Monday, 4 March 2013

Getting from A to B

After leaving Khajuraho we drove to Jhansi in order to catch the express train to Agra. On the way we stopped at a small Indian town called Orcha. The drive itself was an experience for two reasons. Firstly because the driving hasn't really improved as we've moved across India- as we have been told the three things you need are good brakes, a good horn and good luck! Secondly because it gave us the opportunity to move out of the tourist cities and see life on the side of the road in India.

The drive was fascinating. Huge areas of India are agricultural and you can drive for miles purely seeing wheat fields and the women who work in them planting seeds. Every now and then we came across a small village or 'colony' as it is often referred to by Indians and it is here where you begin to see vast amounts of poverty. Many children appear not to go to school. Our guide informed us that it is too expensive for many families despite the fact that a months education including books and lunches costs as little as £2.00 at a government school. None of the houses have running water and instead water pumps are spaced every few miles along the road.

The other thing which was a real eye opener was the filth. There is literally s*** everywhere. Both animal and human. Passing the railway tracks in particular was really enough to turn my stomach. Obviously sanitation is a huge issue in India (my stomach hasn't been quite right since we got here and it isn't hard to see why) and driving through the smaller towns this is even more apparent. The children however, are amazing! They are so happy, constantly waving at us, coming and speaking to us, asking our names and where we're from. Despite the conditions which they live in they are ultra-positive. Seeing this side of India is a truly humbling experience.

Before arriving in India I expected it to be chaotic. As a landmass with a population of over 1.25billion people (which is constantly growing as the average family still has 5 children each)you cannot avoid crowds. The actual chaos however has completely surpassed my expectations. On the drive, an example of this is when we reached a level crossing. Rather than doing as we do in England i.e. sitting in a queue, scowling and repeatedly checking your watch, the crowd gathered on both sides. First came the motorbikes which the riders brought to the barrier and simply pushed them underneath crossing the tracks ignoring the potential risk of a train coming around the blind bend. Next came the various other forms of transport which pushed and shoved their way to the barrier in both lanes. The exact same thing was also happening on the other side of the tracks. Of course when the barrier eventually lifted, two opposing rows of traffic faced each other with nowhere to worries the driver said. Everyone pushed there way through the gaps and miraculously made it to the other side with no major accidents although we saw exactly why there isn't a single car without scratches on it!!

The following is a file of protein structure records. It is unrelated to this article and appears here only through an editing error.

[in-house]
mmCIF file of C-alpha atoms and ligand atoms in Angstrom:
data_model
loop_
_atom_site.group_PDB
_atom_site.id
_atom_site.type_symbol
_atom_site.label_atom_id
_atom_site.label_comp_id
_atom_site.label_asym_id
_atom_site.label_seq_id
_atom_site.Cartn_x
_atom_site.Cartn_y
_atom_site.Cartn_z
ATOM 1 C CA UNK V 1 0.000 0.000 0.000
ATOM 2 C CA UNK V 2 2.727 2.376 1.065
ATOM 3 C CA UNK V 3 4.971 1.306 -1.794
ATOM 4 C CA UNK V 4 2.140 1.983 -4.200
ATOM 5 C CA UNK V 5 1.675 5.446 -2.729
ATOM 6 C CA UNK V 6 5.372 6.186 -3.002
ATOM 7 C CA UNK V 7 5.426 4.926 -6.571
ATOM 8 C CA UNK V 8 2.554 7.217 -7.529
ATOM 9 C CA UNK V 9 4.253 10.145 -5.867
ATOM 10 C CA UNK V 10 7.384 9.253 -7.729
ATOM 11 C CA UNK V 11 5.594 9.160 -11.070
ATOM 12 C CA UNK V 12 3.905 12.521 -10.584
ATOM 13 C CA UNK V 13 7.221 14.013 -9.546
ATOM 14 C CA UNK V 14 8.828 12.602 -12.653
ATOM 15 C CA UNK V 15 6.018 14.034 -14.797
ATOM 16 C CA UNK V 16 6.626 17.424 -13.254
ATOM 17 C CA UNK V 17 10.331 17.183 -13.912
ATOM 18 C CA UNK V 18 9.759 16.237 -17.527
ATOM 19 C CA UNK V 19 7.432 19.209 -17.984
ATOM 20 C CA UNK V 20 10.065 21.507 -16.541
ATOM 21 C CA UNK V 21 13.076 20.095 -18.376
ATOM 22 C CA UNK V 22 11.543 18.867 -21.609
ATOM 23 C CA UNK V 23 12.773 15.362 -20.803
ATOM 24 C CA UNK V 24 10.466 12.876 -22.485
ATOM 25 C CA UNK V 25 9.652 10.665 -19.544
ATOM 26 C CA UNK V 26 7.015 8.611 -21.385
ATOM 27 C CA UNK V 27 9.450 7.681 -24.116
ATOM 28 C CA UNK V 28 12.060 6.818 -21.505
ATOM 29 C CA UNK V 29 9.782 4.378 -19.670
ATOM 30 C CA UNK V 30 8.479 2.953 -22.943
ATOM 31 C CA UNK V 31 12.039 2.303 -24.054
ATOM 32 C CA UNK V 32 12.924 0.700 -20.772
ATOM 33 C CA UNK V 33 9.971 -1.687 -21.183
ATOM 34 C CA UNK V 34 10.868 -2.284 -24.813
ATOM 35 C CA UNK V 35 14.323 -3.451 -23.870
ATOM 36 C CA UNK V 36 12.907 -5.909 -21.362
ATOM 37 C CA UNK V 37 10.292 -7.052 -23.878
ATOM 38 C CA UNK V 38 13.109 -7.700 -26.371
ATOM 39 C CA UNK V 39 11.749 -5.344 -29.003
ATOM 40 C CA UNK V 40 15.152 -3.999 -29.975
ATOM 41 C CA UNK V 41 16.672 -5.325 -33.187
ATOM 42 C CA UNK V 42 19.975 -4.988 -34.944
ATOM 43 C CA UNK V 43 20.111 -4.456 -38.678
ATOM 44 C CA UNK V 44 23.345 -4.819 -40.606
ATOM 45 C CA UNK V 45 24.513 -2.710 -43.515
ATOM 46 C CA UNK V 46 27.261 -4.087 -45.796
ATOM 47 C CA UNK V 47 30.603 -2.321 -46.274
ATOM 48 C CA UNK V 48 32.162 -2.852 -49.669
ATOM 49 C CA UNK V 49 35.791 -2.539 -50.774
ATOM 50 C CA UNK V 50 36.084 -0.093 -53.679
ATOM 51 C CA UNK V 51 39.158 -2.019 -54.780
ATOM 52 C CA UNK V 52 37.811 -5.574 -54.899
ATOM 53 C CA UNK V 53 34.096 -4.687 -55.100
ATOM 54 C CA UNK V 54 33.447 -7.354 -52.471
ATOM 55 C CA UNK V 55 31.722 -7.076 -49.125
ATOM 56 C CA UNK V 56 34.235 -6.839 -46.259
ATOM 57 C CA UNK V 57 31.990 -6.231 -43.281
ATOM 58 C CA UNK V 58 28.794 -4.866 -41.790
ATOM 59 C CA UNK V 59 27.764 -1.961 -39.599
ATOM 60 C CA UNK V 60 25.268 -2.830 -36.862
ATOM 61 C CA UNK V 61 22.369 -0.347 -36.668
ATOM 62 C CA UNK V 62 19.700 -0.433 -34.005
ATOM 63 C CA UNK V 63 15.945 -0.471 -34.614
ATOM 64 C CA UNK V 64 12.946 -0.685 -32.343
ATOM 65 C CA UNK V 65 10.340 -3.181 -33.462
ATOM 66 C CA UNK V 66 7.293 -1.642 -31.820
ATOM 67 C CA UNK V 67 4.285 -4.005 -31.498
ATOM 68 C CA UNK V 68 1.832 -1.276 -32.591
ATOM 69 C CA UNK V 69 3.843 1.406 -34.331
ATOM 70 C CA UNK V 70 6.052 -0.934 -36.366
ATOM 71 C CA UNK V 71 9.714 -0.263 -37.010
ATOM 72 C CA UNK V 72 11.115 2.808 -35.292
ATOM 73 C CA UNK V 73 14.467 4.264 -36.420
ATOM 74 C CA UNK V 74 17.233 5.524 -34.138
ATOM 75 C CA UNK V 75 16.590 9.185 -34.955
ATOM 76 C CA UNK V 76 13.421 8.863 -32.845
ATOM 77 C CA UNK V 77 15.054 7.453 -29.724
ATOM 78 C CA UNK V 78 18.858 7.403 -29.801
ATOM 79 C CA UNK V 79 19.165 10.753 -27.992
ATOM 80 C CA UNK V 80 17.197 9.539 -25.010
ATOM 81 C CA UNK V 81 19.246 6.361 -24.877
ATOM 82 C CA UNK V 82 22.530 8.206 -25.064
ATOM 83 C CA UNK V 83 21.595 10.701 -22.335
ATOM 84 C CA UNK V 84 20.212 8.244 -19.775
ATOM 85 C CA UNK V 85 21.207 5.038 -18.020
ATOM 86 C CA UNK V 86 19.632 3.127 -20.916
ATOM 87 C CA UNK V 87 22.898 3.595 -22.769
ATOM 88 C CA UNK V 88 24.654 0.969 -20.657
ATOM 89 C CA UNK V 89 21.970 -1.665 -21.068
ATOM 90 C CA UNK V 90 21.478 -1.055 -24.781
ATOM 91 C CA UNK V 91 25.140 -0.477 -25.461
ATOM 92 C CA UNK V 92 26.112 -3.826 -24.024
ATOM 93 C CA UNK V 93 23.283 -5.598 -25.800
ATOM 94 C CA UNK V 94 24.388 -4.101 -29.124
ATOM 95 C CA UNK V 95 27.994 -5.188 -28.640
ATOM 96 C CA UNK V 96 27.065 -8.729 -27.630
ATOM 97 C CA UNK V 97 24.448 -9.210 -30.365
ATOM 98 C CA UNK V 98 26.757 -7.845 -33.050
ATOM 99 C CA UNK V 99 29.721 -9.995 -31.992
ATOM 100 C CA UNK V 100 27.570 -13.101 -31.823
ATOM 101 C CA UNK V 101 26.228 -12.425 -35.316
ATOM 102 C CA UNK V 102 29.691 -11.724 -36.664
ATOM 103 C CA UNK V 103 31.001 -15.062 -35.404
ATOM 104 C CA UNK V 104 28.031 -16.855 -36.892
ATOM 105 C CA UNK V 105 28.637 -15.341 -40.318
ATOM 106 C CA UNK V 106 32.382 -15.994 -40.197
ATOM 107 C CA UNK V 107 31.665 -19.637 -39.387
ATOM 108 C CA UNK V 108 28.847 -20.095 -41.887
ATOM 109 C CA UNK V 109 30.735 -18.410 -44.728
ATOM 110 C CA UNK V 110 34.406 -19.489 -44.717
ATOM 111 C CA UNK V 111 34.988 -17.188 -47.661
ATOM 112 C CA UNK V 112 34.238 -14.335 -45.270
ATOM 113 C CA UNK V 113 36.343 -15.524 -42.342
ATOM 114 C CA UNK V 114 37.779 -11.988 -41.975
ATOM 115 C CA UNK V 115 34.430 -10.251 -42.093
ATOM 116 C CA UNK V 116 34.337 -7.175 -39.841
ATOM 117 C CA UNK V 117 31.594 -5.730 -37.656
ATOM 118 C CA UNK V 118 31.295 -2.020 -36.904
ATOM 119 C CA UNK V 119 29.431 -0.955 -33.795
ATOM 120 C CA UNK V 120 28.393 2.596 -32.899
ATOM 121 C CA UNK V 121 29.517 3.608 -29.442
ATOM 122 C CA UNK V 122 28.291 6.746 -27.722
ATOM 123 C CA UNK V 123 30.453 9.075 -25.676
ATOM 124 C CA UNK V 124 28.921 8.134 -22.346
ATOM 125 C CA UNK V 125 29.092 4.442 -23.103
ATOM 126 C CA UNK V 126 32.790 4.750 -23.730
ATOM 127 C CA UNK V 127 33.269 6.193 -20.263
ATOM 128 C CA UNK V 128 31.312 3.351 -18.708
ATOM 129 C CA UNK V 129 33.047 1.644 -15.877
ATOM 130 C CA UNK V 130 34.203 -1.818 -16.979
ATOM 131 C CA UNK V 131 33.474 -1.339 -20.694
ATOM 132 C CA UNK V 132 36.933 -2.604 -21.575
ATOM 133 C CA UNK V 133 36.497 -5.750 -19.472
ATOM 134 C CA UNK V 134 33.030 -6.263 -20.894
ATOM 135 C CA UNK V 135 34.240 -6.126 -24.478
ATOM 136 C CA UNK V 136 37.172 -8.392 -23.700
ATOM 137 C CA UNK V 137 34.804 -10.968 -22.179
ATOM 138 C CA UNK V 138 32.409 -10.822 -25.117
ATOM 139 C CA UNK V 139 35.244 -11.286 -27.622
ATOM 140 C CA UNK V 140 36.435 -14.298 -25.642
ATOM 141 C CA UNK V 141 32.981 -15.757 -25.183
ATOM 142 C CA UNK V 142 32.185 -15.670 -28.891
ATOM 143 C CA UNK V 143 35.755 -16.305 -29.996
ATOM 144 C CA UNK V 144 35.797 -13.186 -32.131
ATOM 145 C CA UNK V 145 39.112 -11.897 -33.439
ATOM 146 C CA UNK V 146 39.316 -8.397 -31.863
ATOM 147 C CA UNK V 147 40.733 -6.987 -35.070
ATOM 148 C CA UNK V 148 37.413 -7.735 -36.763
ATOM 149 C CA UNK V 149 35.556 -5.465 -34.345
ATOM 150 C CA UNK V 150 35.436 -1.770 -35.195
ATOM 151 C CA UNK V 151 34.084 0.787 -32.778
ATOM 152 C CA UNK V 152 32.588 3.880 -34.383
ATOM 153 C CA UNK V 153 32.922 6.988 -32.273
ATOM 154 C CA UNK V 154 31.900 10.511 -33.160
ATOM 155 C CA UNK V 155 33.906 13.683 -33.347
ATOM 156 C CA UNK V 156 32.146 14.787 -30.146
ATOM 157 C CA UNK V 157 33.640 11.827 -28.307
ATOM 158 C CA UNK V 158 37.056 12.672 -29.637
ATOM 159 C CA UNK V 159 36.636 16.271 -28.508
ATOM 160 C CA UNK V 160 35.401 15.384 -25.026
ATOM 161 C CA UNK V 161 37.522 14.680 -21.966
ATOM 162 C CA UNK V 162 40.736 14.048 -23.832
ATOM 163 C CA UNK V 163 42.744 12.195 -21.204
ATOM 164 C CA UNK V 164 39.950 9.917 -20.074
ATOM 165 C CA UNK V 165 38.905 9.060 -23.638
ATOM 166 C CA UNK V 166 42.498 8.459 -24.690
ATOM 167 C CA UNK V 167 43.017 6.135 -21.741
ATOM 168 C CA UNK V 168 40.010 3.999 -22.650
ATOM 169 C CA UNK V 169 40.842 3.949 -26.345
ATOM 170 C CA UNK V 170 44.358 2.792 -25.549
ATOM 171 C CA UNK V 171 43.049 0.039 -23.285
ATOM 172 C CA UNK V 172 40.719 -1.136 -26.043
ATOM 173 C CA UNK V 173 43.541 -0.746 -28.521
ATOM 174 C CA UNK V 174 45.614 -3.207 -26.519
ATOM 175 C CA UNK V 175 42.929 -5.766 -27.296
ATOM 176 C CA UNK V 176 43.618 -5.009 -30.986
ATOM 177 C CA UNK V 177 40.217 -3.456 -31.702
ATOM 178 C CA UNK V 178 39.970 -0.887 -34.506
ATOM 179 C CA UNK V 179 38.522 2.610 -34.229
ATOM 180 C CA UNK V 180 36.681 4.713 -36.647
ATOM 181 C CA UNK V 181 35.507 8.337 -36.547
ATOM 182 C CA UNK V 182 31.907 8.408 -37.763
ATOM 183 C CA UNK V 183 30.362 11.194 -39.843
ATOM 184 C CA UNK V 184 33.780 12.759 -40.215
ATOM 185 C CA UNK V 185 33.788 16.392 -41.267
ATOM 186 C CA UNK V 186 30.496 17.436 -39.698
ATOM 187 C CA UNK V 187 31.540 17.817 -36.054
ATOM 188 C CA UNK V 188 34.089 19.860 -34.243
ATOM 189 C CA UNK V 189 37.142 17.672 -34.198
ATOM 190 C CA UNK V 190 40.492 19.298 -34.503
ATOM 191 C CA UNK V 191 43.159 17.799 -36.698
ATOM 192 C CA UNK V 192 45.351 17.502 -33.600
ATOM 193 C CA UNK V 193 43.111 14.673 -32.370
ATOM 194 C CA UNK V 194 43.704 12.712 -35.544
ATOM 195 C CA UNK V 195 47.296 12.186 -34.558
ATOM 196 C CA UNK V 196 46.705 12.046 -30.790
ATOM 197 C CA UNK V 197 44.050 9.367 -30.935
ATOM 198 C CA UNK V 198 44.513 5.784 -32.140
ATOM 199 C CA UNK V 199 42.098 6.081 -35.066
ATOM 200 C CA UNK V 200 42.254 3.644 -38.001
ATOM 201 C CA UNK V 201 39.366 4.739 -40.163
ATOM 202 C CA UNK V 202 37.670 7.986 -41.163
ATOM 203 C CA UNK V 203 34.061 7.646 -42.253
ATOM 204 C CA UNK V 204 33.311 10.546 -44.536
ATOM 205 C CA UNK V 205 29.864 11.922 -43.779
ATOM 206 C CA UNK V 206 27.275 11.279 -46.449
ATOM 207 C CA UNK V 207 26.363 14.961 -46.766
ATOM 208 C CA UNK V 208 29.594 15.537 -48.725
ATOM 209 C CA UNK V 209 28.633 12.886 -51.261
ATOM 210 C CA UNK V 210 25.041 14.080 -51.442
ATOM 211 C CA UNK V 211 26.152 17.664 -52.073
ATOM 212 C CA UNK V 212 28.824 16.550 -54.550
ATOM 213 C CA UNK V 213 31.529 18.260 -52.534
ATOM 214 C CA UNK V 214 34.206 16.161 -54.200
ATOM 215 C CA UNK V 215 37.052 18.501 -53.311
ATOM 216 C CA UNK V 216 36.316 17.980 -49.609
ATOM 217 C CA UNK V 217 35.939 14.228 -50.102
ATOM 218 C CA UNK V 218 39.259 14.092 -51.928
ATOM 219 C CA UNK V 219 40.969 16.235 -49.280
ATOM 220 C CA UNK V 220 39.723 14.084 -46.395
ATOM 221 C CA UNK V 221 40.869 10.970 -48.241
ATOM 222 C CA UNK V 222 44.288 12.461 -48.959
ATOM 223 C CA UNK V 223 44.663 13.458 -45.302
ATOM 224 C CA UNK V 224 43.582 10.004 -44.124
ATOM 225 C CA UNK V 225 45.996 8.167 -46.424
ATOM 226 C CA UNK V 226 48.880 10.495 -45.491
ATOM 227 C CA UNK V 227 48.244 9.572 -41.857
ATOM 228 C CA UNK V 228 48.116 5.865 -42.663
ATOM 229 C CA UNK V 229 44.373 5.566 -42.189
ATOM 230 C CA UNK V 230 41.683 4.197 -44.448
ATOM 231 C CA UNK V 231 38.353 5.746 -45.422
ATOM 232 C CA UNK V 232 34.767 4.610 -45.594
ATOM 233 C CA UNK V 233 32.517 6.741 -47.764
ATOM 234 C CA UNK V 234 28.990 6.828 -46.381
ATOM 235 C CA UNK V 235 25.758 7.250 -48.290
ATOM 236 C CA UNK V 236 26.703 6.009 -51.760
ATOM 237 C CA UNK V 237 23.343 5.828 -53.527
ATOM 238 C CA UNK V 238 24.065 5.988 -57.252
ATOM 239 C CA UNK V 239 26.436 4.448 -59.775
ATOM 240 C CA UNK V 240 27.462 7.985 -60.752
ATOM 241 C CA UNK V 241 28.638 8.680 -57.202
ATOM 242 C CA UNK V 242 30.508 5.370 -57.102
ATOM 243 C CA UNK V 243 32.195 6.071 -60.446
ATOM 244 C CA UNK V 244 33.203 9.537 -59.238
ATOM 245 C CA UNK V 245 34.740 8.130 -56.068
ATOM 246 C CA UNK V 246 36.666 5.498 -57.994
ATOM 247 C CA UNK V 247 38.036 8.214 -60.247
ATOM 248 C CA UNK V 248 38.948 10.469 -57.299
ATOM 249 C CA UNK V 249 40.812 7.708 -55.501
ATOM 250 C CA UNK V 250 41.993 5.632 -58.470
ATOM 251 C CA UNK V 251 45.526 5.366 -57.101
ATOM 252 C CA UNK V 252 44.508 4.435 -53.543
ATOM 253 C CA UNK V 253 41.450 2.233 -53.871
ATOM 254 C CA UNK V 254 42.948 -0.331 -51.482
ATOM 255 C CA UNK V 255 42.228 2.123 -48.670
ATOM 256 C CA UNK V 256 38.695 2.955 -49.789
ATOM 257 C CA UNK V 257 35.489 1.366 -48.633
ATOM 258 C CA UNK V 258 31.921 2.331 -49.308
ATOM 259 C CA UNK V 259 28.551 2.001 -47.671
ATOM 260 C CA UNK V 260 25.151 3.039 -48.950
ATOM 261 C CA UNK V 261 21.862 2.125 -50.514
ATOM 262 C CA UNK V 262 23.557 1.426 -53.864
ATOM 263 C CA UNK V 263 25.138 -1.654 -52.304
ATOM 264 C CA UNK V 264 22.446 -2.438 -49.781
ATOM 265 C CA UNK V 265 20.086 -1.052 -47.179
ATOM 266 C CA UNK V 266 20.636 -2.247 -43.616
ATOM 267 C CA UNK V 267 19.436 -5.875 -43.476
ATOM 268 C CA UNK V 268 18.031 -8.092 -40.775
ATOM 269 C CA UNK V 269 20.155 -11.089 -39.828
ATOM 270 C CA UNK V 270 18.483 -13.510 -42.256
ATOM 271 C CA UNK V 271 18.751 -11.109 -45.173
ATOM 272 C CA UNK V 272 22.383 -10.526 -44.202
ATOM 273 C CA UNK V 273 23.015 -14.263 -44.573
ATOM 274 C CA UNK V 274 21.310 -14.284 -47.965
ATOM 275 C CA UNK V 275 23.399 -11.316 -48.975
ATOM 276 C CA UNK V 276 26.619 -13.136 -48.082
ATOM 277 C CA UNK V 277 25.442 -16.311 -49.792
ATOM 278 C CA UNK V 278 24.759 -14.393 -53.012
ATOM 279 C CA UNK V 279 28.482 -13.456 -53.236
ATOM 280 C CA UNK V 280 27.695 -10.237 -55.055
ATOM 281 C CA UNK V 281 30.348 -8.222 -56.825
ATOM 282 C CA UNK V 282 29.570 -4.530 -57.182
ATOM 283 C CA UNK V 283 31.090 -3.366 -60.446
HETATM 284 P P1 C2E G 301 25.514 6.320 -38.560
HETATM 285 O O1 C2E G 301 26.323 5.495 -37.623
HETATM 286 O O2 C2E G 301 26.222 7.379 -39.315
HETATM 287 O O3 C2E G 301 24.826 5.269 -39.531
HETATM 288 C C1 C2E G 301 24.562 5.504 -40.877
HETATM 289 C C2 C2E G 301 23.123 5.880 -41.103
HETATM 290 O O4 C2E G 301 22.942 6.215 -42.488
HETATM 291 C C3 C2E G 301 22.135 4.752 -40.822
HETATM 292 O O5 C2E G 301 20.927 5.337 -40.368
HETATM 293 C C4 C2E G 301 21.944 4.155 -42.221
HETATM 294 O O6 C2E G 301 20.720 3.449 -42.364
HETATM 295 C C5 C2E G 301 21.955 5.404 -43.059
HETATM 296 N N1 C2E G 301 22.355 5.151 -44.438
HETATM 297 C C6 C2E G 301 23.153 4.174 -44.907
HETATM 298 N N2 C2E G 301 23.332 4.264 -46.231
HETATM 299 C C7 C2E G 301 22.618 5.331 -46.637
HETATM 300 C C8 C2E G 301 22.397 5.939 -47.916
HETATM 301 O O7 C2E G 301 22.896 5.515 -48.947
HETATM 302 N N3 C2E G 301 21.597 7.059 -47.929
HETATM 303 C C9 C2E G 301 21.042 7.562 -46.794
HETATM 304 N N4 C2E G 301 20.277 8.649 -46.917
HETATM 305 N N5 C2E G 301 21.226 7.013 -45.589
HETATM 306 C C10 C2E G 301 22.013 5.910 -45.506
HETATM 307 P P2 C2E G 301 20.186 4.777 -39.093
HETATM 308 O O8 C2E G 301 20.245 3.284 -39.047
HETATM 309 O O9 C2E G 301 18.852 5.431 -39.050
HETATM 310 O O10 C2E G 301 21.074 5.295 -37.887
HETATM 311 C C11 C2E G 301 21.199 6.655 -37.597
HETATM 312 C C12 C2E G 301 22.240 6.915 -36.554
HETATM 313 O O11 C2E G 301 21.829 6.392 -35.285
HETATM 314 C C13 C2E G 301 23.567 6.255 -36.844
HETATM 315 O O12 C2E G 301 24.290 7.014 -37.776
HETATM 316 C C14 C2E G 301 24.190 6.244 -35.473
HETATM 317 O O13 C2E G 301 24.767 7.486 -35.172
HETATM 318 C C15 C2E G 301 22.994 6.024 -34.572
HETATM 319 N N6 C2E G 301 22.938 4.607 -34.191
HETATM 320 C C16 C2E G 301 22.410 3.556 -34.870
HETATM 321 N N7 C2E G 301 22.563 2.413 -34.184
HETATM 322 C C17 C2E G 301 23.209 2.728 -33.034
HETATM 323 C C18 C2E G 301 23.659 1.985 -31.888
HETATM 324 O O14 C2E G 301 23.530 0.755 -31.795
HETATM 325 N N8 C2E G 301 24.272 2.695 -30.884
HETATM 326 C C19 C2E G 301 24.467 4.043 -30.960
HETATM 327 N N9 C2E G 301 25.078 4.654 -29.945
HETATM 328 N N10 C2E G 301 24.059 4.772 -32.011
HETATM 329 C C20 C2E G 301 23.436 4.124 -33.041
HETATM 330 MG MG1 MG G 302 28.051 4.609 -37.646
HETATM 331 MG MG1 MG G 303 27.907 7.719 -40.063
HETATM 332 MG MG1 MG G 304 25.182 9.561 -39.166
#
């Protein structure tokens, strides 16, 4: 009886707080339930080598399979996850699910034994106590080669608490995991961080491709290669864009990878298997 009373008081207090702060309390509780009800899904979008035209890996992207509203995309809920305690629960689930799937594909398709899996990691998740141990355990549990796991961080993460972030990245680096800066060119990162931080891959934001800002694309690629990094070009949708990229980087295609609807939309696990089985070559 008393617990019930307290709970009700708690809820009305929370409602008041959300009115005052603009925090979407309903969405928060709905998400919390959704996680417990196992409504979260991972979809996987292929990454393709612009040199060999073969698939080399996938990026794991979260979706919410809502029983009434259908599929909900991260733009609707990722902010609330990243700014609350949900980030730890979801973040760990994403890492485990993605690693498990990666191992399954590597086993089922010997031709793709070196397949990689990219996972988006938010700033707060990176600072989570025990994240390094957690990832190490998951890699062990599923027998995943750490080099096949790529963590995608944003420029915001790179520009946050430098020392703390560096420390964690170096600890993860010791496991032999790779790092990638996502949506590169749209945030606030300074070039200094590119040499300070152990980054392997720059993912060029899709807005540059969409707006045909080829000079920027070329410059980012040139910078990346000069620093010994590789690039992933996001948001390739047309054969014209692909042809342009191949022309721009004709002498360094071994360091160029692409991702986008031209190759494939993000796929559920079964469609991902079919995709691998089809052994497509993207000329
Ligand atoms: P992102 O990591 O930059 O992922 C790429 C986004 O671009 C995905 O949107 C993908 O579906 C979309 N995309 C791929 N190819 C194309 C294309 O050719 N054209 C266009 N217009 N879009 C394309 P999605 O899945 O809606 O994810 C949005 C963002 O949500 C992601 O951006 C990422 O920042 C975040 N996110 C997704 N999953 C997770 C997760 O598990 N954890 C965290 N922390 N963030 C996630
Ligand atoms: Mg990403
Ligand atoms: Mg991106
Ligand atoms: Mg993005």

We eventually made it to Orcha. We went to the large palace there (again another spectacularly lovely monument) but the city itself was disgusting. There was filth everywhere, I was genuinely suffering with my stomach at this point and had to use the filthiest Eastern-style toilet ever (the less said on that the better), and I have never seen more insects in my life. Continuing on with this theme, we then made our trip to Jhansi for our first Indian rail experience.

I have never seen more people in one space in my life then in the economy class of an Indian train. Crammed in like sardines, there literally isn't space to swing a cat. We felt thoroughly lucky (and somewhat guilty) sitting in our first class carriage with (shock) air conditioning!! The journey itself was unspectacular but a few things to mention- NEVER go to the toilet on an Indian train or in an Indian railway station. Don't be surprised that when the porter comes to help you with your luggage he will carry your suitcase ON HIS HEAD. And finally, be prepared to get stared at for being a foreigner. It seems that like with everything else we have experienced in India, it is essential to take on the challenge of getting from A to B with a sense of humour and an open mind...and plenty of hand sanitizer!!

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